Twenty-one years ago, when my high-school sweetheart and I stood before family and friends in my grandparent’s flower festooned church and pledged to love one another till death us do part, my idea of love resembled the stock photos found in ready-made frames. The laughing children. The hand-in-hand beach walks. The doting grandparents.

In no image did I picture our family gathered around the grave of a beloved child; of too-tired nights to walk up the stairs to bed, let alone down a glittering beach; of pushing both a child’s stroller and a geriatric walker to bring an ailing grandmother to the hospital. I didn’t imagine either of us gaining weight or losing a job or our tempers or our time together. No one frames such photos.

Yet there they were, smack in the middle of our wedding vows, “For better for worse, for richer for poorer, in sickness and in health, to love and to cherish, till death us do part.” I always thought there was an ‘or’ in there as if “for better” or “for worse” was an option. Hmmm, how long would it take you to decide?

Two decades later, I now understand the choice isn’t between the direction I want life to take and the direction it goes. The choice is how I respond to the inevitable disappointments and heartbreaks by building a wall between myself and my spouse—brick by isolating brick, as one popular marriage speaker illustrates—or by allowing myself to recognize the hurt and disappointments we share while still choosing to love and to cherish.

It’s not unlike my relationship with God, who it turns out also asks me to commit to him along the same lines—all except the “till death do us part.” In fact, throughout the New Testament Christ is referred to as the “bridegroom.” Those who choose a relationship with him are “the bride.” Only rather than be separated from Christ at death, we are received by him after passing through it.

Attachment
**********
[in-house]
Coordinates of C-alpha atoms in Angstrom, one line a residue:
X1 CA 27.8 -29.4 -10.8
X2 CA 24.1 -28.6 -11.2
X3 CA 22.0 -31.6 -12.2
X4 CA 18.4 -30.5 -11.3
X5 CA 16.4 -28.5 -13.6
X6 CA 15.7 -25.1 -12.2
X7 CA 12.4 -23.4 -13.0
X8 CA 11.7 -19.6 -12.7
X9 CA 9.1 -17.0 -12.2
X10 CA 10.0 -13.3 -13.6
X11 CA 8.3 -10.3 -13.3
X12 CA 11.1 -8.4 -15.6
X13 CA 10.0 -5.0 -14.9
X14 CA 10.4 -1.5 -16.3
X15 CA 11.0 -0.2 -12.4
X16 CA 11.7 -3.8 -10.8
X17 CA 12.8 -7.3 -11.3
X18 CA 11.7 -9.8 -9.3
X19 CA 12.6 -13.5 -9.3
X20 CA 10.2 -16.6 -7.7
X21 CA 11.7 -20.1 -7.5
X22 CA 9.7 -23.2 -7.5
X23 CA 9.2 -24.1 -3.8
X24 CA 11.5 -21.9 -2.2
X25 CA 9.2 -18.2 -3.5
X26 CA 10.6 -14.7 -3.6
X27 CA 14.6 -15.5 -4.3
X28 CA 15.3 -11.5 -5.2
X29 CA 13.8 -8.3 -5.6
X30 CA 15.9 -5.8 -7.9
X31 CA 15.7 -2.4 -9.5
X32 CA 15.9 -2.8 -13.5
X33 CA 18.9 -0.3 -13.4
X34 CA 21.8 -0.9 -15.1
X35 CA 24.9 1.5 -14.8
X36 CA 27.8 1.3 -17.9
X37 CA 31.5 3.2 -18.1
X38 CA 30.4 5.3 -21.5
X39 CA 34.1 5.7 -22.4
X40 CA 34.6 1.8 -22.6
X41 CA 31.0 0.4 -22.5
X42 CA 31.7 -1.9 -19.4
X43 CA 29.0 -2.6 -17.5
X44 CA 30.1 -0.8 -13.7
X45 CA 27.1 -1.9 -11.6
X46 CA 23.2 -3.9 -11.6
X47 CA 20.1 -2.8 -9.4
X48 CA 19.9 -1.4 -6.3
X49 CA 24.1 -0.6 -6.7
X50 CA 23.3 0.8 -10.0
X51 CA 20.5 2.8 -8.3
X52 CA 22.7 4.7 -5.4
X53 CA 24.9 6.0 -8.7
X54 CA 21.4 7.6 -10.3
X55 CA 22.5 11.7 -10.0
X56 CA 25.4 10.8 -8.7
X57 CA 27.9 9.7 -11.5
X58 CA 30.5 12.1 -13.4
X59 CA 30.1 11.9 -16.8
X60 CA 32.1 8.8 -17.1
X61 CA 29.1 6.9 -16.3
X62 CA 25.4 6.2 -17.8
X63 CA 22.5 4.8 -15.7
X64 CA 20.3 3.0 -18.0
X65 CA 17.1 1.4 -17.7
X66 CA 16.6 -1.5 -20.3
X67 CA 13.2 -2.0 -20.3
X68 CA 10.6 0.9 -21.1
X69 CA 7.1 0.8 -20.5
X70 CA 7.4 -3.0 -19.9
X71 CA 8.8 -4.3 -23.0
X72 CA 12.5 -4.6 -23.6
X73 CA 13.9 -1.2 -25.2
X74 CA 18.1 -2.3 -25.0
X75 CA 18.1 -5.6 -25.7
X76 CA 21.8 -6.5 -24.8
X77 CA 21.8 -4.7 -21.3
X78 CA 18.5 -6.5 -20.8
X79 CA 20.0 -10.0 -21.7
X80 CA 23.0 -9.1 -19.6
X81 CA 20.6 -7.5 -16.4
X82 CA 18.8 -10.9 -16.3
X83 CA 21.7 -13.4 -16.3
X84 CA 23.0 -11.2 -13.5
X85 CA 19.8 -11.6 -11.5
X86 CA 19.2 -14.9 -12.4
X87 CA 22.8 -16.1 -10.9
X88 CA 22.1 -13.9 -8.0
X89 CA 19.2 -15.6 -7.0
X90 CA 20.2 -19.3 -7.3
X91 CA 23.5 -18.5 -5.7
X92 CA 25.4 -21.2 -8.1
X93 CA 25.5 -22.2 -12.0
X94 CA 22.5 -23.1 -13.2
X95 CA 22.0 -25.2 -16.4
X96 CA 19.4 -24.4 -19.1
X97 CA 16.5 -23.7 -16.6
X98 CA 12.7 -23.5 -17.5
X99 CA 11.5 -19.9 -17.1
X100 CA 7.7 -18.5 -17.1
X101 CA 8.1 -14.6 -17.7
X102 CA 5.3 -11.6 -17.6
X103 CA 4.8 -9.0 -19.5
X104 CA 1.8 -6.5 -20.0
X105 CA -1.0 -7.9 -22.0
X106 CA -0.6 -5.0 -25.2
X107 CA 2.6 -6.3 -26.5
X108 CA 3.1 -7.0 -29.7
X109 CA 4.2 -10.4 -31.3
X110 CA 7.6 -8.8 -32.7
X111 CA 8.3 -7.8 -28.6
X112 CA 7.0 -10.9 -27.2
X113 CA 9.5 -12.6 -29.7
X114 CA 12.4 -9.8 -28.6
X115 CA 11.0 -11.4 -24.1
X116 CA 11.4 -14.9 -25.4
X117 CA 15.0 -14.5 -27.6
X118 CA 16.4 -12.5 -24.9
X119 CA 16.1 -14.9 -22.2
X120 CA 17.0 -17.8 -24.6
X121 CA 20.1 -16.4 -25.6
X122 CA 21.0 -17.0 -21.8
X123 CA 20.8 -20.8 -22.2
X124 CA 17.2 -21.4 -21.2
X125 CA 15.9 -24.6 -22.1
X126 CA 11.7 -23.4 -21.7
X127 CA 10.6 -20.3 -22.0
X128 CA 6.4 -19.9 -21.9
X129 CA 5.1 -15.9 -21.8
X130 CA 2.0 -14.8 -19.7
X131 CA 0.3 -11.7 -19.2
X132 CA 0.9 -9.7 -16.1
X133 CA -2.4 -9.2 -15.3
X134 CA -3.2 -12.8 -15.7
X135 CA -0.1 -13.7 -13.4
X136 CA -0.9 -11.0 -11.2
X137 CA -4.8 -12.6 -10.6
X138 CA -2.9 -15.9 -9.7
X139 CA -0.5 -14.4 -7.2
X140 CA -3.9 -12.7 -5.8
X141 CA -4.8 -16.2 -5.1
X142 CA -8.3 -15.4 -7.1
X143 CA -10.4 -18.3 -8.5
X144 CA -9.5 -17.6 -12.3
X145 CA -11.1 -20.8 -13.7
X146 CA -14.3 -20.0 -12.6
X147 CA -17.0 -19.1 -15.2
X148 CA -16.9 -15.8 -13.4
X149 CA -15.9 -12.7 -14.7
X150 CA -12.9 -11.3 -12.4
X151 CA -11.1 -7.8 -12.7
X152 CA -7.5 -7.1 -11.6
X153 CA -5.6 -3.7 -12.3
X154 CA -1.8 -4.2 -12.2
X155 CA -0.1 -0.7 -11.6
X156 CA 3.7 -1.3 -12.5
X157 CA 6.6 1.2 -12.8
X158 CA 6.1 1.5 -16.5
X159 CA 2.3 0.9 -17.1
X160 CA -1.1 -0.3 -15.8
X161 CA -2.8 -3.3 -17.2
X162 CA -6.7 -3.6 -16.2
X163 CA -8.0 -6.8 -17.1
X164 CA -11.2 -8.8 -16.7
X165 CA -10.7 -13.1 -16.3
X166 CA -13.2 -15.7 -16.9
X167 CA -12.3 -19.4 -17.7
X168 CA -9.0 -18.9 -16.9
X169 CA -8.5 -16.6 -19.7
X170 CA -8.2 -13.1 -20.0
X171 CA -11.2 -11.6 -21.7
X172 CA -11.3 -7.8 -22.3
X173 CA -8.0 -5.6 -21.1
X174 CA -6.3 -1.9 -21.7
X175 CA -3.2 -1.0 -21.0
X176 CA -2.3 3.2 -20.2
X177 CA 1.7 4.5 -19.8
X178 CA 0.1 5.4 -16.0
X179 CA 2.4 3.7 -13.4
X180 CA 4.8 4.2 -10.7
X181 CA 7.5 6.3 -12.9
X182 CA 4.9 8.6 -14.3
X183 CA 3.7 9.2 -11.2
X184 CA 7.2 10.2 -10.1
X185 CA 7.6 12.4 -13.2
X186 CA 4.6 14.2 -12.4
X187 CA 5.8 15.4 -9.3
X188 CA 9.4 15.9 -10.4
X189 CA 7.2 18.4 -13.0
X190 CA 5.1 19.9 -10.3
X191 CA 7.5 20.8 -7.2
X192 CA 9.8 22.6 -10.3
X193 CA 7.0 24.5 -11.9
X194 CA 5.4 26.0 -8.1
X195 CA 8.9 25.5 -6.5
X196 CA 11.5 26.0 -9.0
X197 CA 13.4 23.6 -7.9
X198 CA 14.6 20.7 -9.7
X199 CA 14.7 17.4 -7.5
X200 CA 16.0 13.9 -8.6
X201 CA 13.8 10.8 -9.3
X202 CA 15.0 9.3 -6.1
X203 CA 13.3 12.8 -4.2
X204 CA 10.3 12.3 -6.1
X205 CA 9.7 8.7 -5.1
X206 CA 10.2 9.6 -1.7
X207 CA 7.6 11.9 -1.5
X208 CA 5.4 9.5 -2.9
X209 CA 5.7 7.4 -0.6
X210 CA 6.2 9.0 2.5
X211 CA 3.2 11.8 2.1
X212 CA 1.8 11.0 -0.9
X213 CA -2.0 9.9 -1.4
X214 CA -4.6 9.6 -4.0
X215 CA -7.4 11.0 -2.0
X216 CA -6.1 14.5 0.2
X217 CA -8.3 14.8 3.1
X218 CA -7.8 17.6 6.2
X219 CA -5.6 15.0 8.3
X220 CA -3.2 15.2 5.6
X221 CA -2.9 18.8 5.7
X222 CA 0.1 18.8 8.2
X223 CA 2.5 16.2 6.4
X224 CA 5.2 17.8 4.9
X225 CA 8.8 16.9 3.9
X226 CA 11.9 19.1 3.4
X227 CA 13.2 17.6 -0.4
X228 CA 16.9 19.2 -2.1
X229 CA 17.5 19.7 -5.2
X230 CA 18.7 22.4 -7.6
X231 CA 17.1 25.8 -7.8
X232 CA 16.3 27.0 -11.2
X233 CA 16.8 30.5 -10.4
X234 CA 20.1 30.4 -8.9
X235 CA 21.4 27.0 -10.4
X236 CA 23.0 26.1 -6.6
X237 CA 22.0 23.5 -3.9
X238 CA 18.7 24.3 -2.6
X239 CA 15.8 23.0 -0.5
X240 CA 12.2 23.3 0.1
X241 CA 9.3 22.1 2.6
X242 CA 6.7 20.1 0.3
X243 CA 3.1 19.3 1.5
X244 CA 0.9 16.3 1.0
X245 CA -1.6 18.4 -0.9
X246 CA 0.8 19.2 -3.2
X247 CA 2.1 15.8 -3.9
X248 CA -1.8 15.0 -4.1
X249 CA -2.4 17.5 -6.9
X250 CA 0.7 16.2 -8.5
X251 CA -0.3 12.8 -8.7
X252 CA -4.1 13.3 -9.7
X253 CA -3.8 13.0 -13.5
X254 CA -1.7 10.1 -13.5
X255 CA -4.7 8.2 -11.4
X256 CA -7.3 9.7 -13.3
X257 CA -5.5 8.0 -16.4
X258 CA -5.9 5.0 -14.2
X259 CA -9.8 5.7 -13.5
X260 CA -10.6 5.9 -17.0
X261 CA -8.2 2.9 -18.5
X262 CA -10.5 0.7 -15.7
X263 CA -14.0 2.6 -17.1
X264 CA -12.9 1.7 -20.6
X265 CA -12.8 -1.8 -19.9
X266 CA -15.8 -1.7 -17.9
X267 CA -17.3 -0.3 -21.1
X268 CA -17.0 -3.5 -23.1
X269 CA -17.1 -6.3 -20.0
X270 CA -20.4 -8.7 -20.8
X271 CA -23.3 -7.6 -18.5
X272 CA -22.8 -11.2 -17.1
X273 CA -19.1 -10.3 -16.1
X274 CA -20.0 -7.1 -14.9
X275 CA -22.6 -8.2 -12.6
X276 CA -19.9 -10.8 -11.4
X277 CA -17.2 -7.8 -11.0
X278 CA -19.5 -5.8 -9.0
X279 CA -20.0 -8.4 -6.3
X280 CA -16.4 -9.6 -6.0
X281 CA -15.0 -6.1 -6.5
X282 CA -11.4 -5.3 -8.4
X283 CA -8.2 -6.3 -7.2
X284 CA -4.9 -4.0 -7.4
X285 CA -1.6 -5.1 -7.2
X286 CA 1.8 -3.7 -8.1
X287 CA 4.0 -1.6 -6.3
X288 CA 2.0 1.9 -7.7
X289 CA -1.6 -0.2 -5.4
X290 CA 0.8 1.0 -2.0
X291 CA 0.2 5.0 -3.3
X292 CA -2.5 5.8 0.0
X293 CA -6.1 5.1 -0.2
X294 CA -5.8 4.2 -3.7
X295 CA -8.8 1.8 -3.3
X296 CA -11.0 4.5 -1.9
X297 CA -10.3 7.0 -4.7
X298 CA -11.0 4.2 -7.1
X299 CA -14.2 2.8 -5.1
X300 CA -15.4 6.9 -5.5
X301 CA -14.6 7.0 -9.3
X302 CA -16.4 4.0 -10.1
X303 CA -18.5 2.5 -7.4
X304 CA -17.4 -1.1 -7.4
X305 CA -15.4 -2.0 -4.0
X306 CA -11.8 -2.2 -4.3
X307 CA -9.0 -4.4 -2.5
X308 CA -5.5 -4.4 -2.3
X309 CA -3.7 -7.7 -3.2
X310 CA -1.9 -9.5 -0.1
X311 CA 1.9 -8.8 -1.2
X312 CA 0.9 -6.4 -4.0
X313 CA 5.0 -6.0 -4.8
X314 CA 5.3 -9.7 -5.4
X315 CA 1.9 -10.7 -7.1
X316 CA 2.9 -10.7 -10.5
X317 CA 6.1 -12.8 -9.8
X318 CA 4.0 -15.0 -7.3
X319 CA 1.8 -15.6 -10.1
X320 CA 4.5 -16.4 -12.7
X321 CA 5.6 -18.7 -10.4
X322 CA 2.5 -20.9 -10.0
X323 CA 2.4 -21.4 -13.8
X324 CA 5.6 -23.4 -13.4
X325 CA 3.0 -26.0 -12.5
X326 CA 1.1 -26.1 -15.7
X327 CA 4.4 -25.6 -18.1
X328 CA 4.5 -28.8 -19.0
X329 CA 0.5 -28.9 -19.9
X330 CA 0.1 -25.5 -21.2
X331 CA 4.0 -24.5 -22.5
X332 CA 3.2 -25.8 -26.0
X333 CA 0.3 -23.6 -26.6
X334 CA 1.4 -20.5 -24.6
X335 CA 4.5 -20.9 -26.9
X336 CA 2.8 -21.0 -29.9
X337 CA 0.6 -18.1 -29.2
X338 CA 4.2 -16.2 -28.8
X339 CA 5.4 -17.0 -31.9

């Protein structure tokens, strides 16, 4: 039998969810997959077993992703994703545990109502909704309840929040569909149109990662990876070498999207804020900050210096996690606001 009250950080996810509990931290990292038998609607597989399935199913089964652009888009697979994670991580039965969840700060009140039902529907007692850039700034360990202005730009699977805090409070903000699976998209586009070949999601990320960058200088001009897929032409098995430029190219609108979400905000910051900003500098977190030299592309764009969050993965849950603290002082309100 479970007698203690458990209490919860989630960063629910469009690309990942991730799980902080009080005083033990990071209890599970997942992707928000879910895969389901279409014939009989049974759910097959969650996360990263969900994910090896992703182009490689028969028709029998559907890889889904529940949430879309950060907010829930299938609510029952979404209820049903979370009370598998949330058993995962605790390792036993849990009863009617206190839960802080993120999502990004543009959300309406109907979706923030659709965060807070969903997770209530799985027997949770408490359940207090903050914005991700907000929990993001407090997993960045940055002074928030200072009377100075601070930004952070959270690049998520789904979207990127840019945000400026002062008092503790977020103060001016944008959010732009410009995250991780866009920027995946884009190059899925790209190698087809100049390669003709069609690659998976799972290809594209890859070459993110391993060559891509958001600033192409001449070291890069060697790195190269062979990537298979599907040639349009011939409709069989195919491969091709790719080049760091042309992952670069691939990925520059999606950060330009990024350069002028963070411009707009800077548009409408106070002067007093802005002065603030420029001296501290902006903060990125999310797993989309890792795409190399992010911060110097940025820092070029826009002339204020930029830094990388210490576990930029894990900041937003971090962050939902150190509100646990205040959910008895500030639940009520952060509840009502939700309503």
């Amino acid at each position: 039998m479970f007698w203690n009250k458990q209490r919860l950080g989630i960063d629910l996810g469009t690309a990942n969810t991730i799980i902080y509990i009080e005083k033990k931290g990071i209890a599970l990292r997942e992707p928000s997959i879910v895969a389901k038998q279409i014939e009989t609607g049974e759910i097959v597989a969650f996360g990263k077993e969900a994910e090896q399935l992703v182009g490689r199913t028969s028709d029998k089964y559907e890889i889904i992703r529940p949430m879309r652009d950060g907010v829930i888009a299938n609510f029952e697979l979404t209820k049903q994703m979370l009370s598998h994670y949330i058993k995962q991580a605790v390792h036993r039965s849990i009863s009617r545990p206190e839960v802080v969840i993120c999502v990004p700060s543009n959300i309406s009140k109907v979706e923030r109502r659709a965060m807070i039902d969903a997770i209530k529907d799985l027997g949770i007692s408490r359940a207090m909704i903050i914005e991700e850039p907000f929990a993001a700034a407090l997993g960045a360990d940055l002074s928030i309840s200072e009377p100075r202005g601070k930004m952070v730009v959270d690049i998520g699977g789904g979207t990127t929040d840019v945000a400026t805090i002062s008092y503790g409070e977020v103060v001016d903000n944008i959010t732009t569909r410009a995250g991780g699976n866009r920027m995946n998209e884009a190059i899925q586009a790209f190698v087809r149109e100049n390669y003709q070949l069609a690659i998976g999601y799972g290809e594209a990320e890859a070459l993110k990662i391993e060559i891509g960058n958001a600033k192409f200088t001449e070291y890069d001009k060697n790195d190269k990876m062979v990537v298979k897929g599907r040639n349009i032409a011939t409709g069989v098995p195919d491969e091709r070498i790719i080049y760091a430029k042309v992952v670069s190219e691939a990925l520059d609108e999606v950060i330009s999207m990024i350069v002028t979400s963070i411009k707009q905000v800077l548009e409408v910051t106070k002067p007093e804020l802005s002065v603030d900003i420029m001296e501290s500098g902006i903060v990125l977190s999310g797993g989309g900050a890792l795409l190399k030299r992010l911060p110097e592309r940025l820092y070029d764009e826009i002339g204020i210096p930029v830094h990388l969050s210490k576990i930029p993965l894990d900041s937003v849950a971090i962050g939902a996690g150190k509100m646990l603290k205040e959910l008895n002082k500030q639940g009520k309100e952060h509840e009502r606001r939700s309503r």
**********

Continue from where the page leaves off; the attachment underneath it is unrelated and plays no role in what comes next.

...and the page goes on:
“Let us rejoice and exult and give him the glory,” the apostle John writes in Revelation 19:7, “for the marriage of the Lamb has come, and his Bride has made herself ready.”

Maybe that’s why marriage is so sacred and why those vows are so hard to keep. There isn’t any other relationship like it, where two parties make a life-time commitment to each other, not because they are born into the same family, but because they choose to be family despite all the wounds and hurts that come with it.

The photos framed by my life don’t resemble those lighthearted folk on store shelves. They reveal something deeper—the husband’s arms that held me weeping in the night, the faithful man that slept beside me on the couch when I was too tired to walk to bed, the gentle partner who loves and receives me despite all the ways I’ve disappointed him.

And this too is like God, the one who promises to be with us in our suffering, who abides with us in our weakness, and who loves and welcomes us despite our failings. Such love does not reveal itself when everything goes well, but when it doesn’t. Twenty-one years later or an eternity, that’s worth celebrating.